Written by Kris Tollerup, University of California Cooperative Extension Area-wide IPM Advisor, Kearney Agricultural Research and Extension Center, Parlier, CA
For a few seasons now, I have been interested in understanding more and ultimately finding better monitoring tools for Leaffooted bug, Leptoglossus spp. Most growers and PCAs have a good working knowledge of this bug and likely have attended one or more of my talks covering the subject. We know that leaffooted bug overwinters in aggregations consisting of just a few to several hundred individuals. The aggregations tend to occur on citrus, palm frowns, Cyprus trees, pomegranate, walnut (Fig. 1), olive, and on/in non-plant substrates like pump houses, farm equipment, and wood piles. The list is extensive. The reason why aggregations can occur on such a diversity of substrates is that they are not necessary interested in feeding but more so in seeking a protected area to survive winter. An interesting behavior that I have made is that aggregations typically occur where the group can best collect heat from the sun during peak solar radiation periods.
In spring or as early as late winter, individuals begin leaving aggregations. I, as well as other researchers, found that dispersion is closely associated with temperature and not necessarily dependent on other environmental factors such as day length. I observed some moderately large aggregations on pomegranate in Tulare Co. and after warm mid-February temperatures of about 80 F, nearly all the LFB dispersed. To particularly where, at that early time in the season, we did not determine. The site had neighboring plantings of citrus and olive, which we surveyed but did not observe LFB in those crops. Typically at mid-March, LFB starts moving into almond and history shows that they can cause substantial economic damage.
Because of work conducted by a host of researchers including, Kent Daane, Kris Tollerup, Brad Higbee, and David Haviland, we have a good understanding of how to manage LFB with insecticides once detected in an orchard (see UC IPM Guidelines for LFB on almond and pistachio). We do not, however have a tool to monitor LFB early in the season when they first begin moving into almond. A handful of University of California and USDA-ARS researchers, including myself are looking at possible lures that could serve to attract LFB to a monitoring trap.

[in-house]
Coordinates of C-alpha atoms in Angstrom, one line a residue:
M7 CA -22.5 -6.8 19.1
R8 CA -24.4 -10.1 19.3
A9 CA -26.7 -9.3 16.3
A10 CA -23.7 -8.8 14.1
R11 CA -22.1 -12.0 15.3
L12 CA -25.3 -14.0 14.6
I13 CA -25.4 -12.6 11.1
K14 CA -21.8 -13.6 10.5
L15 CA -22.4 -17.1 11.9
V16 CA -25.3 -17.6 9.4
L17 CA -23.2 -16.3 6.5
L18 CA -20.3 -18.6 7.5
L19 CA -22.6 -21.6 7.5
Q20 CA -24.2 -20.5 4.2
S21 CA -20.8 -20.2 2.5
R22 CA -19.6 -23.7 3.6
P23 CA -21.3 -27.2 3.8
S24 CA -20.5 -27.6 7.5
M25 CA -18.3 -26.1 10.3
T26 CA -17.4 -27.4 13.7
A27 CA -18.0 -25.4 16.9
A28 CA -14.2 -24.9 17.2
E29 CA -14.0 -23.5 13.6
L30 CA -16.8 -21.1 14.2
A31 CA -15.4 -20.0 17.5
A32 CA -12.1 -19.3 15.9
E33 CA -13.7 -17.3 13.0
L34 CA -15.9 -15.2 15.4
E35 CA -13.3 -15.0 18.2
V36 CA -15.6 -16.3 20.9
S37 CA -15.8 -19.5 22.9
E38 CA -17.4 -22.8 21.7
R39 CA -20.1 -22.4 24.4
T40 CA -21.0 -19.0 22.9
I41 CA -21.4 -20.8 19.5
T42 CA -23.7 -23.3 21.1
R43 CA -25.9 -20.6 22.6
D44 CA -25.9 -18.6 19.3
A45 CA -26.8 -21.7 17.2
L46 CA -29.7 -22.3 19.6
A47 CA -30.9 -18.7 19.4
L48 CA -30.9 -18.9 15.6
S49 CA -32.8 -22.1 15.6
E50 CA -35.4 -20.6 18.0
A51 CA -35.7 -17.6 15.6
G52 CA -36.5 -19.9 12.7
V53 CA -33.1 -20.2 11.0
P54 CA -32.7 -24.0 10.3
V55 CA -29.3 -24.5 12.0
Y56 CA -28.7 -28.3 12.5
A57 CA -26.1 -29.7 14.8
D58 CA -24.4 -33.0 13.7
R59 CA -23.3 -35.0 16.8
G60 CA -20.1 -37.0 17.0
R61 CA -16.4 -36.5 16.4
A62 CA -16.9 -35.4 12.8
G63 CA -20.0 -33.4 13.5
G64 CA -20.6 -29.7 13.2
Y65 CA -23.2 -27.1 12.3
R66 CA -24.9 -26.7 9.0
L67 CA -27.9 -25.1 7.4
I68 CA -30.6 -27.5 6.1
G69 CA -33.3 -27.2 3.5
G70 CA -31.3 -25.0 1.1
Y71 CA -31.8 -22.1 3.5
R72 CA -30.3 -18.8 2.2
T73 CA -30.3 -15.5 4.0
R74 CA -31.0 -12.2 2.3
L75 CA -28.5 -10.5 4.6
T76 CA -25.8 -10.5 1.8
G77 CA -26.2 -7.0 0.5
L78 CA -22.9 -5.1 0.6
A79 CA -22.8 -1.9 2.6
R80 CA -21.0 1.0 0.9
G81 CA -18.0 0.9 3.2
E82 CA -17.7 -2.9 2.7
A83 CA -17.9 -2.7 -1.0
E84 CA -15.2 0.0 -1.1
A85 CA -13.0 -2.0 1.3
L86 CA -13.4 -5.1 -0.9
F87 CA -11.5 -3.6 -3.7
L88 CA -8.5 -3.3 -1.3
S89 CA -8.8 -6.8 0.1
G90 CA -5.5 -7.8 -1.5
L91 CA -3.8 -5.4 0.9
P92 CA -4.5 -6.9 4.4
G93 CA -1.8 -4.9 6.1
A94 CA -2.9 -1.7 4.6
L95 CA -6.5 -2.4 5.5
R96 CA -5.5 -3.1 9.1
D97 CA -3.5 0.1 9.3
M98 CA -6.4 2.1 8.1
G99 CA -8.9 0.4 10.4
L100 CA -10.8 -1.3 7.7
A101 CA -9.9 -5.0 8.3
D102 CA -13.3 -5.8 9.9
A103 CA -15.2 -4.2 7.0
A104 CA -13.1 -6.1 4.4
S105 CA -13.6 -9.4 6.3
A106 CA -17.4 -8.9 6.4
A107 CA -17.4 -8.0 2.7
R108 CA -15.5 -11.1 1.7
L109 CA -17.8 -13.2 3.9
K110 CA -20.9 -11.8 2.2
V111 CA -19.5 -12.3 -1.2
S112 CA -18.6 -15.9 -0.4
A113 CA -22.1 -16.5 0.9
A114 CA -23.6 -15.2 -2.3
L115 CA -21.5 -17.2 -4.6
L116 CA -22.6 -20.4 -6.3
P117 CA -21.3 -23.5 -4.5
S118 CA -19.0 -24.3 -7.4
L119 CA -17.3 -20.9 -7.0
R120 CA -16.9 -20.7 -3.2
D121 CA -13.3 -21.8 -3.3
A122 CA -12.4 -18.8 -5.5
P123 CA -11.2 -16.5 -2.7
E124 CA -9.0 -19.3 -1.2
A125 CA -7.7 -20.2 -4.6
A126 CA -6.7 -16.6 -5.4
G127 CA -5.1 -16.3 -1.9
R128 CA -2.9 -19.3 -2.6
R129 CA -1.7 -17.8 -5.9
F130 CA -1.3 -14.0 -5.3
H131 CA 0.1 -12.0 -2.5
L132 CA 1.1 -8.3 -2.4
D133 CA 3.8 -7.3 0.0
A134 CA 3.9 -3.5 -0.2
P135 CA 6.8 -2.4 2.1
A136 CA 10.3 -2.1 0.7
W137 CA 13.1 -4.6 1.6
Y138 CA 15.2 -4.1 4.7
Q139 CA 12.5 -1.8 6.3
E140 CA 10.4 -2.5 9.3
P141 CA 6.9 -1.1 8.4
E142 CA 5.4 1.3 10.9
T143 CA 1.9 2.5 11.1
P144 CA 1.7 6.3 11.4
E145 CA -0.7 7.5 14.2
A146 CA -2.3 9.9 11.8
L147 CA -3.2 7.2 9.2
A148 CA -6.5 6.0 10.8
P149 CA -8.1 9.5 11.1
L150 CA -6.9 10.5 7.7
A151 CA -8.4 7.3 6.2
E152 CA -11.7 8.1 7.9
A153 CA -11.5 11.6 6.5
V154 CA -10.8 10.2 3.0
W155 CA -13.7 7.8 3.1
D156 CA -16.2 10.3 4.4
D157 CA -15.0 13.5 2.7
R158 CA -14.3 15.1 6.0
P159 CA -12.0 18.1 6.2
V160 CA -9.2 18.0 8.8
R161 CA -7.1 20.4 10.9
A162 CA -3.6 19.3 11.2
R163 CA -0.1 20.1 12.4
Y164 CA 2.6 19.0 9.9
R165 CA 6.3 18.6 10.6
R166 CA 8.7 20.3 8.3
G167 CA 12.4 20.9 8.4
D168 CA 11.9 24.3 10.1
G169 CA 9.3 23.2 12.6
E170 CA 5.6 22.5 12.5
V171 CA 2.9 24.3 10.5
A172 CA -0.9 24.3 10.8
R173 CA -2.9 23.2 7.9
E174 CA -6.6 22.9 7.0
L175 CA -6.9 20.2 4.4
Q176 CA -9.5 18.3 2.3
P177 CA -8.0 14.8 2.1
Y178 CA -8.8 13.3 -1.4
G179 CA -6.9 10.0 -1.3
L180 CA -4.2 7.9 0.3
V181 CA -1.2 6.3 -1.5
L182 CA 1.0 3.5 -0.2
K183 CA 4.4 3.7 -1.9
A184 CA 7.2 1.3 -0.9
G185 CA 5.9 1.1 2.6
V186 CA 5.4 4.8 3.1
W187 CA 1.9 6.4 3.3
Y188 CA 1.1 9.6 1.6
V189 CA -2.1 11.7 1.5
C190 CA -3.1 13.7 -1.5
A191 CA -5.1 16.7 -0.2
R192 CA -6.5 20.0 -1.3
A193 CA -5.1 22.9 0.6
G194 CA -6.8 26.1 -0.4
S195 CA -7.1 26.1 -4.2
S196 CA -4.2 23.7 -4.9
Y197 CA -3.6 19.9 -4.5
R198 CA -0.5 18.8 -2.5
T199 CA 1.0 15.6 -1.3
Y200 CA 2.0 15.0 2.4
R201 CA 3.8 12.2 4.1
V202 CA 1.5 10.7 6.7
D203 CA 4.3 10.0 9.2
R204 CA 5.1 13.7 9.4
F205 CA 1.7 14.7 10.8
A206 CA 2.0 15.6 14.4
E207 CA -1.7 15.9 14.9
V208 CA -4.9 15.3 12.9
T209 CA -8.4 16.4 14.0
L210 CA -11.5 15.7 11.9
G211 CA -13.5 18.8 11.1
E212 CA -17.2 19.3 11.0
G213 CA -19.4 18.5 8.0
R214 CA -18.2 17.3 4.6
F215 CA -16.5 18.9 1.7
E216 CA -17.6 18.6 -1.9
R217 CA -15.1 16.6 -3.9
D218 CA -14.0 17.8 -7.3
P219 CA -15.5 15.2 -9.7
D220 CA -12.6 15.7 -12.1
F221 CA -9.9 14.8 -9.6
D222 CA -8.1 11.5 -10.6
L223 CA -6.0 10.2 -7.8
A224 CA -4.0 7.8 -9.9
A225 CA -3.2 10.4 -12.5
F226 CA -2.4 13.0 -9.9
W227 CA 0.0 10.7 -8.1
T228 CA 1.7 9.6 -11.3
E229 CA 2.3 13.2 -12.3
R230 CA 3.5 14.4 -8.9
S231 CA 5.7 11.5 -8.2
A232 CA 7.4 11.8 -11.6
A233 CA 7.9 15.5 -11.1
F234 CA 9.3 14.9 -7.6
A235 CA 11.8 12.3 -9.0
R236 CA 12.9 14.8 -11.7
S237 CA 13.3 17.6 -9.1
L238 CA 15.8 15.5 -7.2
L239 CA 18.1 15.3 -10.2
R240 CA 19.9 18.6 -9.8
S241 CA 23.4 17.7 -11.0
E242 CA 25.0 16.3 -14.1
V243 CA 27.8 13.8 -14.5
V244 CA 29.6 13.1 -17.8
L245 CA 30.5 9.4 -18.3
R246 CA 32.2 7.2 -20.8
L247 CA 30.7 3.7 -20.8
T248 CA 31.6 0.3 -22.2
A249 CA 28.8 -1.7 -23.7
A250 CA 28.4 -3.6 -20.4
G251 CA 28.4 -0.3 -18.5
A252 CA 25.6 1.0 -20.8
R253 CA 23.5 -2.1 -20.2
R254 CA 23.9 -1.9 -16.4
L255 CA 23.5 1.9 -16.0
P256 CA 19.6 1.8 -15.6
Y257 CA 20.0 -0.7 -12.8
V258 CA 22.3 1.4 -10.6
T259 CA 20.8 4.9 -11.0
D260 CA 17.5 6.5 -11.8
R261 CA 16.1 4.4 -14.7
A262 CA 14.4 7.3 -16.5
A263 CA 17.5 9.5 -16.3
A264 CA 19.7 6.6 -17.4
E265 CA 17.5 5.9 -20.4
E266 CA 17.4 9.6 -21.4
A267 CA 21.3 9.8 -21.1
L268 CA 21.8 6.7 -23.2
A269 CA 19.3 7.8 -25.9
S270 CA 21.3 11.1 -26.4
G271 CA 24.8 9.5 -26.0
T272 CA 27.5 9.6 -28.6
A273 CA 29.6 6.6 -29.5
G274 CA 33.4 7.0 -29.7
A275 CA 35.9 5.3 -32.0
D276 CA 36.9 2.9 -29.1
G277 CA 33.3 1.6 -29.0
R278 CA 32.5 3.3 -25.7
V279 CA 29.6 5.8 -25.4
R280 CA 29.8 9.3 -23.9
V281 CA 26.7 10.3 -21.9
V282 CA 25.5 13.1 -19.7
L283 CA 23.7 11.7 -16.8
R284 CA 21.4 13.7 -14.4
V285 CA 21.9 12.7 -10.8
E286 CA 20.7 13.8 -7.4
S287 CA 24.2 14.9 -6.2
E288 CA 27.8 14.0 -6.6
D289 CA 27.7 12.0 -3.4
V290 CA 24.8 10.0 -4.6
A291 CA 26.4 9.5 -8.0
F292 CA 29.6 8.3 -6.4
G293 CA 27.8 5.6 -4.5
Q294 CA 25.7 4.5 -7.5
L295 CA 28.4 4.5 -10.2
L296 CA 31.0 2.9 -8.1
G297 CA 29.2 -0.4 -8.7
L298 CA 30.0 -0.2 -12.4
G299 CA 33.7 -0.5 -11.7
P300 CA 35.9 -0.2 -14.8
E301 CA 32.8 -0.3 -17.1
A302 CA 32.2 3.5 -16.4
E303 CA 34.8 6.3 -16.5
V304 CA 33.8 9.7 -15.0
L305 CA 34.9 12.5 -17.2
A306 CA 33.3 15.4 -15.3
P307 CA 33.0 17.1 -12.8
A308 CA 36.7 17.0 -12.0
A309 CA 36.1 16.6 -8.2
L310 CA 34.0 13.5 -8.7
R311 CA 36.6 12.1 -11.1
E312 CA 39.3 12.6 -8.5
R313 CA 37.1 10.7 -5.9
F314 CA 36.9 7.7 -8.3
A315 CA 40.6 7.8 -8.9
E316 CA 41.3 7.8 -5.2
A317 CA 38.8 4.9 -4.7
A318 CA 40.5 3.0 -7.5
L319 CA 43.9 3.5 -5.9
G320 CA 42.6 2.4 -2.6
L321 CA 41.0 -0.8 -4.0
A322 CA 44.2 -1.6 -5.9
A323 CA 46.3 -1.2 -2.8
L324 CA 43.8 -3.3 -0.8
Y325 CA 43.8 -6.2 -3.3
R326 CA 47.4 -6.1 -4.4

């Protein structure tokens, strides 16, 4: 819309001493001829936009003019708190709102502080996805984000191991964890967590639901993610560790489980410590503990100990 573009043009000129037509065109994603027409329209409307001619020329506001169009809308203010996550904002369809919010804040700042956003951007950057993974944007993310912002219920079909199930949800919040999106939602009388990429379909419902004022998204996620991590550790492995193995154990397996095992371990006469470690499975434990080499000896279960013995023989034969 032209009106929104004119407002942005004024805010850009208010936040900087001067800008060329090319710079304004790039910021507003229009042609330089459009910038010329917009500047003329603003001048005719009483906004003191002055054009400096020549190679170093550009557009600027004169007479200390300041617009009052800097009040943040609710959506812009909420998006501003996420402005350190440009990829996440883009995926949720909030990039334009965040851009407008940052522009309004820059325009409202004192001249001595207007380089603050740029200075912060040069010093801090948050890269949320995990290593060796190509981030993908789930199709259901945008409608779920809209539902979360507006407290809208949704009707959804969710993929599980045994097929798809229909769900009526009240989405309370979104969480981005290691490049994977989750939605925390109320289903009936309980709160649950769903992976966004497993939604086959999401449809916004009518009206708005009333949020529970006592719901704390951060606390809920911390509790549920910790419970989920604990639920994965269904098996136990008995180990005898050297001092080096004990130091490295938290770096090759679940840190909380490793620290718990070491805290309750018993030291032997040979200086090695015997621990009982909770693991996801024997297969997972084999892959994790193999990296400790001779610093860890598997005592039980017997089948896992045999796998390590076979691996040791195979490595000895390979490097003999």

Over the past few years, my team has been working to develop a lure comprised of whole-ground-almond (WGA). We have determined that adult and immature LFB will aggregate on navel orangeworm (NOW) egg traps baited with whole-ground almond. To increase the effectiveness, we modified the NOW egg trap by attaching a 9.75-inch wooden shish kabob skewer to the side which provides a branch-like substrate for LFB egg-laying. The hypothesis is that females will detect a suitable food-source lure and subsequently lay eggs on the trap. Such a trap could detect the early-season movement of LFB into almond via egg-laying.
The UC Pest Management Guidelines recommends monitoring for LFB in almond during March and April by examining aborted nuts for gummosis, or oozing on the nut surface. An important note is that if gummosis is found, it should be distinguished from a physiological disorder by cutting a cross section through the nut and looking for a puncture wound. The drawback, however is that considerable damage can occur before detecting the bug. Additional sampling methods that can be used in April and May include using a beat tray for mid-canopy sampling or a long pole to knock upper-canopy branches to startle adults, causing them to fly. Beat trays provide a useful tool for detecting nymphs but it indicates that adults have been present long enough to lay eggs and for the eggs to hatch. In other words, feeding damage has likely already occurred.
The most effective monitoring method is to be creative. Start by looking for overwintering aggregations around orchards, paying close attention to the proximity of any pomegranate orchards and / or pomegranate hedgerows. If you locate aggregations, note their size and watch them weekly starting at the end of February or early-March to estimate when they begin to disperse. Monitor orchard edges, especially those close to known or possible overwintering sites. Search the sunny side of tree canopies for about 15 to 20 seconds per tree for adult LFB on developed nuts.
Insecticide use should occur only if monitoring indicates the presence of leaffooted bug and/or its feeding damage. Apply insecticides only after considering the potential risks of the compound to beneficial organisms, including bees and biological control agents, and to air or water quality. For more information on these topics please consult the UC IPM Pest Management Guidelines for Almonds.